Thinking About How We Talk About ECM
I recently sat down with AIIM Chair Paul Engel, CEO of VeBridge, to talk about some of the challenges of selling CIOs on ECM as a platform.
[Paul Engel is the chairman of AIIM. Paul began his career in the software business. He has sold, installed, and supported software and technical services while working for companies like Unisys, Systems and Computer Technology Corporation and his own firm, VeBridge. Since starting the company, Paul has focused on best practices and quality improvement processes.]
JM: What do you see as the current state of ECM adoption as a strategic platform within organizations?
PE: While most organizations are already using some form of Enterprise Content Management (ECM) tools and techniques, such as document imaging, storage, retrieval and sharing of documents, few have embraced the transformational features of a mature ECM solution that includes tools such as workflow optimization, audit trails, case management and line-of-business application integration.
JM: What do you see as the business benefits of ECM adoption across an organization?
PE: I think this is where as an industry we get into some trouble. We simply make this whole ECM thing too complicated. I liken it to someone asking to buy a car, and the salesman going into a full-blown explanation of how the pistons work in an internal combustion engine.
The C-level just doesn’t care about a lot of the things we tend to talk about in the content industry. My experience is that the C-level cares about only three things – 1) reducing operating costs; 2) improving customer service; and 3) minimizing risk and improving compliance – and anything else is noise.
JM: Going from a single department point solution to something more strategic is a big step. How should organizations go about this migration?
PE: Again, I believe in keeping things simple. Start by looking at all the paper in your organization and consider how to capture it. Go from there to really understanding your core content processes – how they work, how they consume or generate paper, and who touches them – and think about how you can streamline access to all of the information in those processes. Think about what kind of common platform you need to tie across all of these processes, and set up measures to understand your processes and audit their performance. Lastly, don’t neglect the back end – how are you going to systemically document the business. At the most basic level, who did what to whom, when, and in what context – in a form that is robust enough to stand up to compliance reporting requirements, and if worse comes to worse, to legal scrutiny.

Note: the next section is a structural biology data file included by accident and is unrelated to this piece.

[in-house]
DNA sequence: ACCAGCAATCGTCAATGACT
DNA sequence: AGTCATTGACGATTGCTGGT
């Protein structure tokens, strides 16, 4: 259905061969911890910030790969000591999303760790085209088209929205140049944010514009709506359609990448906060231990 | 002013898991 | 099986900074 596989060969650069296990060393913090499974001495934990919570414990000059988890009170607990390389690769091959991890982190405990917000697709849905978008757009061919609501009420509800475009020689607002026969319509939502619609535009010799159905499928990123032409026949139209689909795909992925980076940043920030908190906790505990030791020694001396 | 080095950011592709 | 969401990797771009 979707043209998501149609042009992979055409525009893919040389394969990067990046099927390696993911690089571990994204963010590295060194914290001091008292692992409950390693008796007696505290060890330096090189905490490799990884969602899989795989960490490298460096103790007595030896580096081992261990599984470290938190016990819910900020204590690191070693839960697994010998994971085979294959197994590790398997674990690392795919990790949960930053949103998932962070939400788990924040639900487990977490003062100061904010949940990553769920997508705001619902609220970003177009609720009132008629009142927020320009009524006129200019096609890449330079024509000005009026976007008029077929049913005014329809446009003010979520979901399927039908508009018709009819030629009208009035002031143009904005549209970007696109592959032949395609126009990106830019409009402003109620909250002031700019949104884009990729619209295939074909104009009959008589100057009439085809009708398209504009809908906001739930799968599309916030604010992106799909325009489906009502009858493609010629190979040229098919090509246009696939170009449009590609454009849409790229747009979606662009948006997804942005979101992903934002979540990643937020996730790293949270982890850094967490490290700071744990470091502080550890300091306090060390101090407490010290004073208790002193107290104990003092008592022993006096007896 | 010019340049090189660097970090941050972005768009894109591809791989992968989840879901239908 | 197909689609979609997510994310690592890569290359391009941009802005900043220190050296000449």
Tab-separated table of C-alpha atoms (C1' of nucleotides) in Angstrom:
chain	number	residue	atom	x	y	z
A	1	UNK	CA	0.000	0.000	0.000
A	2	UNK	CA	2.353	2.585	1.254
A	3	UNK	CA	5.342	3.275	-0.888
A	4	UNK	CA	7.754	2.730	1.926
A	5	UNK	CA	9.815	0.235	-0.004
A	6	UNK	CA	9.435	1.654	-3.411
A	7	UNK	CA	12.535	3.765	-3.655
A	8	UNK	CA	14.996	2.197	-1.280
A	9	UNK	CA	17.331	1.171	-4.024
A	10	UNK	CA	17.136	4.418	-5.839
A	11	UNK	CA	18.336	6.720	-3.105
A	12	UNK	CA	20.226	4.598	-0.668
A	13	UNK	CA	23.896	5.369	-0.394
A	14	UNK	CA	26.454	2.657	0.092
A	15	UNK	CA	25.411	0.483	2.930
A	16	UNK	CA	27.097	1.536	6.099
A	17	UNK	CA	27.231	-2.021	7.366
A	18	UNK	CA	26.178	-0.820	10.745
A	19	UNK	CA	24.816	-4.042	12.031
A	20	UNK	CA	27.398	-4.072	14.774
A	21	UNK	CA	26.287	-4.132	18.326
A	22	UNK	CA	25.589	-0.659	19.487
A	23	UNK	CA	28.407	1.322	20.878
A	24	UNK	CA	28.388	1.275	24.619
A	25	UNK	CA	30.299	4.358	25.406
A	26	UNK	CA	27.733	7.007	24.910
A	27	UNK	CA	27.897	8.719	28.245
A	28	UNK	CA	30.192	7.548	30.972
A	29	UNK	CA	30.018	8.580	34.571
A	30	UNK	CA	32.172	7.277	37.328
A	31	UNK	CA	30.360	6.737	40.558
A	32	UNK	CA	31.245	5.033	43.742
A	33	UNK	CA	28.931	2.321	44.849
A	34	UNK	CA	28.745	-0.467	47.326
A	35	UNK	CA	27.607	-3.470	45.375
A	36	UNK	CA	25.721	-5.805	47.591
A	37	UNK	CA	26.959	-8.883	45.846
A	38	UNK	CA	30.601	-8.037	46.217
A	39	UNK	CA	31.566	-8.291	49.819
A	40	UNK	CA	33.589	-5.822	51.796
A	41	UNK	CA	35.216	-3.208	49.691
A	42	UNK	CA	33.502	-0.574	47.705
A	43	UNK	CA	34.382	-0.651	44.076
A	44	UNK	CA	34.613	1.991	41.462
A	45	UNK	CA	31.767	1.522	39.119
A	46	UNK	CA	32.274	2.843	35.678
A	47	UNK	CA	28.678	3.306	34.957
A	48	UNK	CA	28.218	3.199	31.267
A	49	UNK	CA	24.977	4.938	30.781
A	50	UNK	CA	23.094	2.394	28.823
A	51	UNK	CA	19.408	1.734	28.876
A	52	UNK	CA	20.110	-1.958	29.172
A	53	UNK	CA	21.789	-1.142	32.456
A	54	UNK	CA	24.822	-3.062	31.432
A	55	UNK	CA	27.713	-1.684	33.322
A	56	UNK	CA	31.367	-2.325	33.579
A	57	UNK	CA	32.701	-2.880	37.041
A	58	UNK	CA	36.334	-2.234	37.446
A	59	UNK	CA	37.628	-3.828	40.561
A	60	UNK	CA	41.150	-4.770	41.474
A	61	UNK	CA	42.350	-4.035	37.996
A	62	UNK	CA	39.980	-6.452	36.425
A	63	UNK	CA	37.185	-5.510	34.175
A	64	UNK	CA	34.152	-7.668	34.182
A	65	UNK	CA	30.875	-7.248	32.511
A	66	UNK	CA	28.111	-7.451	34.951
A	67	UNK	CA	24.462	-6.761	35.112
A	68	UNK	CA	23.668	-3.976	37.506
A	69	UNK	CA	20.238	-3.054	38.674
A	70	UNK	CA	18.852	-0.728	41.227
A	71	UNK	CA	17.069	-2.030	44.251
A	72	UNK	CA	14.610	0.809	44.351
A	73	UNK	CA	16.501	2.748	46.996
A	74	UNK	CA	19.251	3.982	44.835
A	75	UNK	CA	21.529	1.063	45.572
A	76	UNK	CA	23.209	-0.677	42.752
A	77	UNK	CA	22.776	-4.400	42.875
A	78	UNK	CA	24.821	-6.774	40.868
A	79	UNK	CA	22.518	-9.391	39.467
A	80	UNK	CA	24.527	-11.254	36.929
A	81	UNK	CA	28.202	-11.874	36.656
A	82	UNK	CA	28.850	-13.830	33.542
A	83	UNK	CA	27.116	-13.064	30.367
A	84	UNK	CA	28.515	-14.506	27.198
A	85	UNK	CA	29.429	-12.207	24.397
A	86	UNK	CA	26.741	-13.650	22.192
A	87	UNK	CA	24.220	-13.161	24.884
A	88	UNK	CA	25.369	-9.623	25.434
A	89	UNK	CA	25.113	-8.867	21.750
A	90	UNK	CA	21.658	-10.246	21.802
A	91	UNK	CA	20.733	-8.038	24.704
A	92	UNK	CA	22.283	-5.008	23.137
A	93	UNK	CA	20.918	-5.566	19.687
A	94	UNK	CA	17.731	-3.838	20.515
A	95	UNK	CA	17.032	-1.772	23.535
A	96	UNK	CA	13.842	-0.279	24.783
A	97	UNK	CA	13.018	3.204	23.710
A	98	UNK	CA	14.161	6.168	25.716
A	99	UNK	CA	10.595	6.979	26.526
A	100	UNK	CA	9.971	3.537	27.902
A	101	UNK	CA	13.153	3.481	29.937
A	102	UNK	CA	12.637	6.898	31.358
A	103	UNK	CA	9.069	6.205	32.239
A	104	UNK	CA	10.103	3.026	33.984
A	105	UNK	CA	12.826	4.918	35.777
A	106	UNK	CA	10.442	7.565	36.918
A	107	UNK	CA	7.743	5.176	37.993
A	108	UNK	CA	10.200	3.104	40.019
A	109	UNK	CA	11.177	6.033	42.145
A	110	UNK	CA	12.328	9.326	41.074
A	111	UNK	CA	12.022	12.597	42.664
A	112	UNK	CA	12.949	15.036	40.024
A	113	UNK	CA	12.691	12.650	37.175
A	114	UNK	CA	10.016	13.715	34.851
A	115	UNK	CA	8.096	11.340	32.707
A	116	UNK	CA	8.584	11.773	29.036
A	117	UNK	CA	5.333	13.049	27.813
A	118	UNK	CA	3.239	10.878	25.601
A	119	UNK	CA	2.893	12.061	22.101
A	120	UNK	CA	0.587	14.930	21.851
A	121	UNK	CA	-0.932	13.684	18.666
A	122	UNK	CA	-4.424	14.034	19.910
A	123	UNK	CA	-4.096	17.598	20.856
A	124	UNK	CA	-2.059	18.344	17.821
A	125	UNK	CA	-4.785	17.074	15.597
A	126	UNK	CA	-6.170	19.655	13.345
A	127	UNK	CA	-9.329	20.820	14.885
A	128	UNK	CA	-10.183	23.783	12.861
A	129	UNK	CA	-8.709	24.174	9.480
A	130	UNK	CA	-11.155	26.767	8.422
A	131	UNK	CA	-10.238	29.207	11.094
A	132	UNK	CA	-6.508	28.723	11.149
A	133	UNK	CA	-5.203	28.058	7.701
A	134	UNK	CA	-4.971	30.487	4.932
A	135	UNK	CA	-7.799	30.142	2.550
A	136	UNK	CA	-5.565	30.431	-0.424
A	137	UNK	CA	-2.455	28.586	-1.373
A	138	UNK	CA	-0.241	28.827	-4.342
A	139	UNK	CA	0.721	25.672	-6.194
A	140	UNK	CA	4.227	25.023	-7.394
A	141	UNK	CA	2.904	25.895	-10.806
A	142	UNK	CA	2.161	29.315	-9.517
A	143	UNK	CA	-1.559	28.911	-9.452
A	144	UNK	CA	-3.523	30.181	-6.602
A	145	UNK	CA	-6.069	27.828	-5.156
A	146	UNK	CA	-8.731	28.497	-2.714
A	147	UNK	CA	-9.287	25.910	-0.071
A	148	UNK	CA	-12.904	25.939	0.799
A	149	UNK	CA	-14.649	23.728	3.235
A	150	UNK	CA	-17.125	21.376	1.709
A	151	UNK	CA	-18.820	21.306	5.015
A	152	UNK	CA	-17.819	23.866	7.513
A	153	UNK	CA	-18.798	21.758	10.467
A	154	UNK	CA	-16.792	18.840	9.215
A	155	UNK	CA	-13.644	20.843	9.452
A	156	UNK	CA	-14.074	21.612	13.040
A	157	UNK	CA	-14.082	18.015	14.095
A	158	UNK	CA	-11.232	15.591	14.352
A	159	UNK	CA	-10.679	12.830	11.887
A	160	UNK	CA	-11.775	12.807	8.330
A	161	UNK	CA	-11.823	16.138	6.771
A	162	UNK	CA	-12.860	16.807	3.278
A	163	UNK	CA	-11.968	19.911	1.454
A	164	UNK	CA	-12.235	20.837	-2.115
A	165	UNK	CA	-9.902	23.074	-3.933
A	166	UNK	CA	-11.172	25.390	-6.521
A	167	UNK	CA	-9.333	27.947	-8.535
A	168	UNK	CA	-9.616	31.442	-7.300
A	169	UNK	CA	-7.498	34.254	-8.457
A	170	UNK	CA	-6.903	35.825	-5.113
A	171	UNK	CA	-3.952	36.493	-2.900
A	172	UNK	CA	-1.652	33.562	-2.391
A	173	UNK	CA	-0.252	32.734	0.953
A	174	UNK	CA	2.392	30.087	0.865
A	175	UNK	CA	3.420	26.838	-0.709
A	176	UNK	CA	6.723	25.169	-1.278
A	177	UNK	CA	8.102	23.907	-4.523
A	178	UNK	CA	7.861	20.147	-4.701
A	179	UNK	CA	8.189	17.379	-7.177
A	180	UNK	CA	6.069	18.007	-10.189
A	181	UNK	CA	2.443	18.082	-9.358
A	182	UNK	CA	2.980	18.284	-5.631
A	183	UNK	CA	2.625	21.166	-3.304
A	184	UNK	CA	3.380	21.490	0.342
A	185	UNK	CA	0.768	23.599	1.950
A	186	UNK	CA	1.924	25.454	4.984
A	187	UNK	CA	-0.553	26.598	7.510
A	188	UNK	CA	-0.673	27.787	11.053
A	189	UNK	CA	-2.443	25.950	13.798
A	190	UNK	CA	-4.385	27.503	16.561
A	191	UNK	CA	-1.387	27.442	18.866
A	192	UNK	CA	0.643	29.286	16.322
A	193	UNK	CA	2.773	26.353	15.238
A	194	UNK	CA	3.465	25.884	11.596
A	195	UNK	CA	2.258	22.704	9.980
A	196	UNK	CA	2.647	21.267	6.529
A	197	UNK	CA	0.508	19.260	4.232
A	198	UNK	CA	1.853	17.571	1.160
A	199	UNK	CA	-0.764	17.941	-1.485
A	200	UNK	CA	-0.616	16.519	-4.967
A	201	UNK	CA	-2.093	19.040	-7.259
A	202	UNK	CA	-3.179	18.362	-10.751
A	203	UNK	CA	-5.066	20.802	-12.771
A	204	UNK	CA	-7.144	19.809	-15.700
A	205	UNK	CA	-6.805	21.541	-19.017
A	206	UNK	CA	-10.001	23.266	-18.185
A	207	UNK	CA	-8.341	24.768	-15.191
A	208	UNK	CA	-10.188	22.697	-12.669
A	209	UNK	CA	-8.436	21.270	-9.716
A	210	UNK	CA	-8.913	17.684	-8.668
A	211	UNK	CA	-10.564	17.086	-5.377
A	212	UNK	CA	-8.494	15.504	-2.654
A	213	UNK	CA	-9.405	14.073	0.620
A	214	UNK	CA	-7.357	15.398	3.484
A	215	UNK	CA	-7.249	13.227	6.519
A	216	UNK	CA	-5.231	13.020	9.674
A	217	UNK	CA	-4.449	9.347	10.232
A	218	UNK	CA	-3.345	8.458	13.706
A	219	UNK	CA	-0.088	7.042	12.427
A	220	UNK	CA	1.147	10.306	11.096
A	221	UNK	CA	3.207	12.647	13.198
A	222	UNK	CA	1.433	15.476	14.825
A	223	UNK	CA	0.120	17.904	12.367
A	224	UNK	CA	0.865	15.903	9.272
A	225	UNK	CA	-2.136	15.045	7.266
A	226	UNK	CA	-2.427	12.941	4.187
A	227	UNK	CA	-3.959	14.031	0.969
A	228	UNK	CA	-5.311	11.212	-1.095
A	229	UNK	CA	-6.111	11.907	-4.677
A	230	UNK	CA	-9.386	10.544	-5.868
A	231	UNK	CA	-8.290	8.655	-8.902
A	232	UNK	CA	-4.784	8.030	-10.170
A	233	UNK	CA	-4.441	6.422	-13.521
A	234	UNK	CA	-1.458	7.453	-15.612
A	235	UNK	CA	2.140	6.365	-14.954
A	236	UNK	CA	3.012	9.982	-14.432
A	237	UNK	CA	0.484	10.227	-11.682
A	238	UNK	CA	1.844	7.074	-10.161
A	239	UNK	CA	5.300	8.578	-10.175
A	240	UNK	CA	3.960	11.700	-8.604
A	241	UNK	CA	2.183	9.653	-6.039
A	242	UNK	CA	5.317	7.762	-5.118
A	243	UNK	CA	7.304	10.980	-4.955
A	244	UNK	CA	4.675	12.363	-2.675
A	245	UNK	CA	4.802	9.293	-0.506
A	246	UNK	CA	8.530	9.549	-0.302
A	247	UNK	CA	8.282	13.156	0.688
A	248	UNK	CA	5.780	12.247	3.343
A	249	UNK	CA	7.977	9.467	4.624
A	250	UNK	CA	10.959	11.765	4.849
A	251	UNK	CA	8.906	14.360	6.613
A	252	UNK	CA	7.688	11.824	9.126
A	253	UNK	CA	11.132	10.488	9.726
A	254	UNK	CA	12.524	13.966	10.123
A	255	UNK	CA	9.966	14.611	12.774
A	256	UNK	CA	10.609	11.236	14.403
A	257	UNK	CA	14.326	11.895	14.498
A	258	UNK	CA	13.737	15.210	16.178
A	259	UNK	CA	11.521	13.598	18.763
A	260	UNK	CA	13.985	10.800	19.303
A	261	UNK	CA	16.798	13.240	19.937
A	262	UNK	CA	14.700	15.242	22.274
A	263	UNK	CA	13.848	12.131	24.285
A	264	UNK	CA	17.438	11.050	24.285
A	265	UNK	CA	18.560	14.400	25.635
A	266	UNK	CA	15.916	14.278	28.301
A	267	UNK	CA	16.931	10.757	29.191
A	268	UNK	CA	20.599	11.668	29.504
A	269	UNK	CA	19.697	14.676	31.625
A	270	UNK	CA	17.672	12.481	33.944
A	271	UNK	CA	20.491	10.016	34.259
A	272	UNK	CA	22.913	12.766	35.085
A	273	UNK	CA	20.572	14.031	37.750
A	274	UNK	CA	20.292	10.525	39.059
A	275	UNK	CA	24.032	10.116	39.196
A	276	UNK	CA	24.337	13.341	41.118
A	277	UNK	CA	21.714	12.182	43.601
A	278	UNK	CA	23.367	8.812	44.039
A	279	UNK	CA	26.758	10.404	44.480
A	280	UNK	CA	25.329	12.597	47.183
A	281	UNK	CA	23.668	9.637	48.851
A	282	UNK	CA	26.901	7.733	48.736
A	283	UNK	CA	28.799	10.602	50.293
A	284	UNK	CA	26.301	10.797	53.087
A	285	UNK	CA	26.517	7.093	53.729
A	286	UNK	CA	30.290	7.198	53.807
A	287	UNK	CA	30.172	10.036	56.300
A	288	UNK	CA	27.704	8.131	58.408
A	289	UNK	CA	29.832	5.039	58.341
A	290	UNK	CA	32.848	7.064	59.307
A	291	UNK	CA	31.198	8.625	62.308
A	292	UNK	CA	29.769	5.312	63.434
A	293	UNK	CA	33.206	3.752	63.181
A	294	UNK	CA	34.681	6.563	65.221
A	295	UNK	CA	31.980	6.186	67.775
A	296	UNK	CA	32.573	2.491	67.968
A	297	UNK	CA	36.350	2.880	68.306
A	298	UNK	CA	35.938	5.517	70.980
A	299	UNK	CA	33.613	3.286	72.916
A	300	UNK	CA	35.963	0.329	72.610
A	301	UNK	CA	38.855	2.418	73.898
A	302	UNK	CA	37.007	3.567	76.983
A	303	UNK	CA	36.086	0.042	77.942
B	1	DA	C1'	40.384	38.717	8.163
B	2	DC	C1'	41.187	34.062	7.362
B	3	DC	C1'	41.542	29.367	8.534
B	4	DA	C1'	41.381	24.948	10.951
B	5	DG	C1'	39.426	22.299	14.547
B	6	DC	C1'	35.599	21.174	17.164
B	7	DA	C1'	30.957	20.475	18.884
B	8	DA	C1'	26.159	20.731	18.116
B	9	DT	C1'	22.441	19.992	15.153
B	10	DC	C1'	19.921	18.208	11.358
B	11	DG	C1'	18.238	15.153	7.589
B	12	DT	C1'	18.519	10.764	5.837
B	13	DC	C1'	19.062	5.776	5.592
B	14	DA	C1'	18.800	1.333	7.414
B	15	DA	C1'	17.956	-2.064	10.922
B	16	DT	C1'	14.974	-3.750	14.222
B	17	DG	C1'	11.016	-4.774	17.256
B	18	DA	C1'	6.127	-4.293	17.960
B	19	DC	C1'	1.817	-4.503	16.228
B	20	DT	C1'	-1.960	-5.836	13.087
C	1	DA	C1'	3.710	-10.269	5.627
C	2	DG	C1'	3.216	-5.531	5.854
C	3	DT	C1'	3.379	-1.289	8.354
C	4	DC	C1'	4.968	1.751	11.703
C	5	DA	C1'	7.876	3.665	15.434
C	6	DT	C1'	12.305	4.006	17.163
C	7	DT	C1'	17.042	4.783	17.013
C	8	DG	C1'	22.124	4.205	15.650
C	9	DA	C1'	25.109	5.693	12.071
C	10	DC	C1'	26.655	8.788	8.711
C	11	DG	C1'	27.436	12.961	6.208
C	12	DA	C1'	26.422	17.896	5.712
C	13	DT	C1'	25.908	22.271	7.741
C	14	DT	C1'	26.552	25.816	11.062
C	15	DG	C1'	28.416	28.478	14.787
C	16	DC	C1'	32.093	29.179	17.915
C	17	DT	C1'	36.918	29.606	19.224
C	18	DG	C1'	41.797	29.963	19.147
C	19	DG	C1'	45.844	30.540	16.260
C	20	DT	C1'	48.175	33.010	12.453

JM: If organizations are uncertain where to start, what should they do?
PE: My experience is that most of the business my company loses is not to other competitors, but rather to procrastination and the decision to address their information chaos “someday.” Well, “someday” is here and it’s time to get moving. AIIM did a good job talking about this in its Information Chaos vs. Information Opportunity e-book.
I recently put together a free e-book that gives my recommendation on how to extend the capabilities of your ECM strategy -- Tearing Down Silos, Building Up Productivity.
We are in very challenging times – dramatic changes in technology are putting pressure on business models – and organizations need to make sure they are putting in place an infrastructure that can handle this change.
Former AIIM Board member Michael Croal talked about some similar themes in How Do We Focus the C-Suite on ECM? -- Or Do We Need to Change OUR Tune?
This question of managing and automating core business processes is one of the themes we will talk about at #AIIM15 -- Check out the AGENDA -- I think you'll like it. Also, I've published a new ebook with insights/predictions from some of the speakers (all well-known authors) -- like Brian Solis, Tom Koulopoulos, Chris Surdak, and Sarah Robinson.